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Book Review: Summoned by the Earth: Becoming a Holy Vessel for Healing Our World

Prospecta Press published Summoned by the Earth: Becoming a Holy Vessel for Healing Our World by Cynthia Jurs, in March 2024. This volume features forwards and endorsements by some Buddhist heavyweights: Lama Tsultrim Allione, Robert A. F. Thurman, Joanna Macy, Roshi Joan Halifax, and Jack Kornfield, with blessings from His Holiness the Dalai Lama himself.

A former San Francisco counterculture wild-child in the 1960s, a Dharma teacher since 1994, and an honorary lama since 2018 for her dedication to the Earth Treasure Vase practice, Cynthia embodies her 30-year pilgrimage, which has taken her to some remarkable places, and to some of the darkest, in her mission to heal the feminine, honor indigenous cultures, foster a collective awakening, and serve Gaia, humanity’s home.

As the author explains, the Earth, suffering from severe exploitation, resonates with pain that is felt by those who empathize with Her plight. Master Thich Nhat Hanh taught that salvation lies in heeding the Earth’s lament, and it was this sentiment that propelled Cynthia on a transformative journey to the Himalayas, culminating in a life-altering encounter with a sage who bestowed on her a formidable task.


On one hand, this book is the journal of a woman’s (not always easy) life journey, physically and spiritually. It is also a book about a journey that has expanded to touch countless lives, transcending individual experiences to become a shared human story, one of which we are all a part.

It is the story of a woman’s mission and the travels that would take her from her crumbling but familiar life in the United States to the caves of Nepal. From northern Alaska to the pyramids of Giza. From the warm embrace of the Aboriginals of Australia to the cries for peace in the hell realms of the Congo. This leviathan of an undertaking required absolute clarity of purpose—not always evident, especially during those early steps—and faith in the universe’s guidance. Despite numerous trials and the relinquishment of cherished possessions, Cynthia learned to attune not only to inner knowing and whispers from beyond the veil, but also to the wisdom of the land and its inhabitants. And during this journey that spanned the globe, Cynthia learned to embrace her role as a peacemaker and healer, under the guidance of the Earth Herself. It is a story that fills the pages of this book with insights both deep and wide.

We are launched into a real-time journey  with Cynthia trekking up mountains. At first glance, it is all too easy to imagine the scene: a young, eager, and naive Western woman ascends the mountain to seek answers to her existential questions about the state of the world from a robe-clad, wise old man in a cave. He conjures an impressive-sounding task out of thin air: “Get some terracotta vases made, fill them with trinkets and flowers and such, then bury them all over the world, especially in dangerous places.” He then sends her on her way, leaving him to resume his day of cushion-sitting, while she embarks on a treacherous path that will change her life.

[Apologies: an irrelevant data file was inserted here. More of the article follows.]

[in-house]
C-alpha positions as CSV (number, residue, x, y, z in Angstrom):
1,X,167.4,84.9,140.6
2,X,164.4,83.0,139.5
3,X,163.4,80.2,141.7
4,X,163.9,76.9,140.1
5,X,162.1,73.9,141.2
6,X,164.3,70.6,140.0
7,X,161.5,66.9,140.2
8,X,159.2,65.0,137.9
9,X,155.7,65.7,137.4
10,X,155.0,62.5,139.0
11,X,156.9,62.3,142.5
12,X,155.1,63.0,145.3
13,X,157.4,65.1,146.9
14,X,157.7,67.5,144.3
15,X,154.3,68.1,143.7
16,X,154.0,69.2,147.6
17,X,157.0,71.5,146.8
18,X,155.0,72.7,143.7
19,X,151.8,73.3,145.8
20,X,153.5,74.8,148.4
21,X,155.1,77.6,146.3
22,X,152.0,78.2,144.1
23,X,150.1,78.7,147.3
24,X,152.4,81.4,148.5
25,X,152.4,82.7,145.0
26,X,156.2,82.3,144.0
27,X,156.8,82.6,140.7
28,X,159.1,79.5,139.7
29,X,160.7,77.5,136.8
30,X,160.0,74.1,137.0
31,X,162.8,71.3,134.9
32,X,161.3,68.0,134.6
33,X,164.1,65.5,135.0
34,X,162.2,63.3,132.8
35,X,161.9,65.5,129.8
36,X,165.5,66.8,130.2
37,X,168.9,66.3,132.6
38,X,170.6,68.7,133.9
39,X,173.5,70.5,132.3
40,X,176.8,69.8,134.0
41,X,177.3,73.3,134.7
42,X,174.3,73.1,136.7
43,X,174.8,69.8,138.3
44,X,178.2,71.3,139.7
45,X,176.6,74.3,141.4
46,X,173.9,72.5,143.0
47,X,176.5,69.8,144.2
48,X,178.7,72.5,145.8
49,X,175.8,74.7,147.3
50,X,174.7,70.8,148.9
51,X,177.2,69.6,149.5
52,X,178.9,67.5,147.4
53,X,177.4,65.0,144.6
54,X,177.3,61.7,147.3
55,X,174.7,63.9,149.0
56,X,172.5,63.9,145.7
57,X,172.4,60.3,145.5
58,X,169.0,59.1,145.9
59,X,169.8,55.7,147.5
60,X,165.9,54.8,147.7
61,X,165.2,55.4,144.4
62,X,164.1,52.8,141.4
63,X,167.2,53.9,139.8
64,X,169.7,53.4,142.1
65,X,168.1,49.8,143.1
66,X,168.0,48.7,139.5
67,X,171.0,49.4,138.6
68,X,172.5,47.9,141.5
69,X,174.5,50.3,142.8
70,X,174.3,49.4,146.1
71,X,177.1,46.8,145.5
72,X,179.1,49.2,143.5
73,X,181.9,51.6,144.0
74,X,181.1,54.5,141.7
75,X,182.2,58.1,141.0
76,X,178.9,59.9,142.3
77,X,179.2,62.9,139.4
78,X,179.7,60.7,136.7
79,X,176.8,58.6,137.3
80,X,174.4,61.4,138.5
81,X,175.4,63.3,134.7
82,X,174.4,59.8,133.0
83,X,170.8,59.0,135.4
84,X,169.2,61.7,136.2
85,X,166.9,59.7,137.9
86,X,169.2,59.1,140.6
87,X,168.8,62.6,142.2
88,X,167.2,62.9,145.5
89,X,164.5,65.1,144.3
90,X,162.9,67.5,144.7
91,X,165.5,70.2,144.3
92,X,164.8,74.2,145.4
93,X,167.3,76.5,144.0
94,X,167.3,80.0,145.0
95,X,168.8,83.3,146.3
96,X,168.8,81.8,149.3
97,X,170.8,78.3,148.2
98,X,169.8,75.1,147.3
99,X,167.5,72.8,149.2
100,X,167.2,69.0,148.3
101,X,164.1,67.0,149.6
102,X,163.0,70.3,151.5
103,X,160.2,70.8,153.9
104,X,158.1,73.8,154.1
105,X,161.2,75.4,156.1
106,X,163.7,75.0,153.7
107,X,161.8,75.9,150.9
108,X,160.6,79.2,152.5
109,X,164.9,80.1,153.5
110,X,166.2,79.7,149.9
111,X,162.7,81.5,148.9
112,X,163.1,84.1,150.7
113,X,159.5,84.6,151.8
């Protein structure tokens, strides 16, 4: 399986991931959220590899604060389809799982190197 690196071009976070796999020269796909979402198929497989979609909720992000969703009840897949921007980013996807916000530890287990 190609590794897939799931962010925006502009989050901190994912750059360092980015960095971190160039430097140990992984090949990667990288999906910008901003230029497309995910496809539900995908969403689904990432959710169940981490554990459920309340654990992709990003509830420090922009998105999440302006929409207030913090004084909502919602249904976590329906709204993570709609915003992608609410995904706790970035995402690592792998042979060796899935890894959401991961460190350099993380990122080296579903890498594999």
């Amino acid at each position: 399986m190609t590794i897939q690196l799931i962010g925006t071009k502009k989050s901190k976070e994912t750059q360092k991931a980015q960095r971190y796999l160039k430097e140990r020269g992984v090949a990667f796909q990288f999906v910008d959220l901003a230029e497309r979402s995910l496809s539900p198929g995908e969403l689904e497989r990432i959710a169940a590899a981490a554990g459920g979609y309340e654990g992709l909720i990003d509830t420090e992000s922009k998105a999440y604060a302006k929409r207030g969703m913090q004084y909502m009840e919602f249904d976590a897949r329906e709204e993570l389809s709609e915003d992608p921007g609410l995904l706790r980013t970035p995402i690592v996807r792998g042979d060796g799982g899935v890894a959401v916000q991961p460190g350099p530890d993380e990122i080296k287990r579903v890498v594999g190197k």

As I read and briefly pondered my private and peculiarly British dark sense of humor, my three-year-old granddaughter wanted her tummy tickled. I obliged, and, as she rolled around with unapologetic belly giggles, I was snapped back to the reality that the world needs humans who will help save us from those who have lost their humanity, however surreal the endeavor may seem. We need it for ourselves, for our Earth home, and for the generations of belly giggles to come. I read on and rejoined Cynthia on her ascent, already a decade into her Buddhist studies by this point, yet she also had as much curiosity over this strange and movie-like opportunity and task ahead as any of us would have.

The Earth Treasure Vase practice has been known for many hundreds of years, and has been quietly implemented across all lineages of Tibetan Buddhism, despite not being extensively spoken about. These vases were traditionally created and filled with precious offerings, be they sacred relics or flowers and stones, filled with prayers, blessed, and disseminated annually in ancient Tibet, as the terma of Padmasambhava requested for these degenerate times. Like a pebble dropped in water, they would radiate healing-like ripples of energetic influence. 

Many have said that there will always be a chasm between religion and science, with a cynical argument that religion often relies on fantastical acts that are but figments of the mind, even if those acts have a pleasant placebo effect. While it is true that the creative act is a purpose in itself—which can be substantiated by neuroscience, in that the act of creating or even of ritual, sends signals around the brain and into the body that have physiological and emotional effects—it’s at the quantum level where science has shown that there is no physicality and that everything we consider solid is in fact just energy at a specific frequency. Observation, and even intention, may not be contained within an individual’s cranium; there’s a growing body of science that suggests that these intentions can have a direct effect on the “behavior” of quantum particles, which form the foundation of everything we experience as solid and tangible. And while this field of study is ongoing, it helps to remove a mystical language for those cynical folk among us when explaining how an inert object may be considered “sacred.”

The Earth Treasure Vases of Cynthia’s journey, some buried in haste and secrecy, others with more elaborate ceremony, transcend their physical form. Beyond their energetic ripple effect, and regardless of how they found their way into the earth, many vases would turn out to do something just as profound. They became powerful symbols that helped bring communities together, bringing awareness to the issues of the area—symbols that shone the light of wisdom on what people really want. A resolution to the impediments of a good life, they became totems of hope.